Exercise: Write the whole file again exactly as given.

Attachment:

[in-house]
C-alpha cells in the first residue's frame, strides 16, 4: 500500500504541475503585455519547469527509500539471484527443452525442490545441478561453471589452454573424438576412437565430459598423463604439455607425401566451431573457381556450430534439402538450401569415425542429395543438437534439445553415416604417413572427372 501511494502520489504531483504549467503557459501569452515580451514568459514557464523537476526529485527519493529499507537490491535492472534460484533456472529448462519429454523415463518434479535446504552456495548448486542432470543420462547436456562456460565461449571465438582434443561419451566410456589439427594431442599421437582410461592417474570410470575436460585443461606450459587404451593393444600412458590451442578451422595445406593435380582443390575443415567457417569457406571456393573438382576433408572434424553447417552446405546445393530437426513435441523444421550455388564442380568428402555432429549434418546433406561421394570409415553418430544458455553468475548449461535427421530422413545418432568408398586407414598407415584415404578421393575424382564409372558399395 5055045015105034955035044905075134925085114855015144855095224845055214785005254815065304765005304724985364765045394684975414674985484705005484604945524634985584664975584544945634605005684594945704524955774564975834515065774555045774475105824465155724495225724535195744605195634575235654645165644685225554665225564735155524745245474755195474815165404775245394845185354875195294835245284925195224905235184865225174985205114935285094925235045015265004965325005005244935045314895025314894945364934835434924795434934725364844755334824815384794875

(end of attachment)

[in-house]
C-alpha cells in the first residue's frame, strides 16, 4: 500500500504541475503585455519547469527509500539471484527443452525442490545441478561453471589452454573424438576412437565430459598423463604439455607425401566451431573457381556450430534439402538450401569415425542429395543438437534439445553415416604417413572427372 501511494502520489504531483504549467503557459501569452515580451514568459514557464523537476526529485527519493529499507537490491535492472534460484533456472529448462519429454523415463518434479535446504552456495548448486542432470543420462547436456562456460565461449571465438582434443561419451566410456589439427594431442599421437582410461592417474570410470575436460585443461606450459587404451593393444600412458590451442578451422595445406593435380582443390575443415567457417569457406571456393573438382576433408572434424553447417552446405546445393530437426513435441523444421550455388564442380568428402555432429549434418546433406561421394570409415553418430544458455553468475548449461535427421530422413545418432568408398586407414598407415584415404578421393575424382564409372558399395 5055045015105034955035044905075134925085114855015144855095224845055214785005254815065304765005304724985364765045394684975414674985484705005484604945524634985584664975584544945634605005684594945704524955774564975834515065774555045774475105824465155724495225724535195744605195634575235654645165644685225554665225564735155524745245474755195474815165404775245394845185354875195294835245284925195224905235184865225174985205114935285094925235045015265004965325005005244935045314895025314894945364934835434924795434934725364844755334824815384794875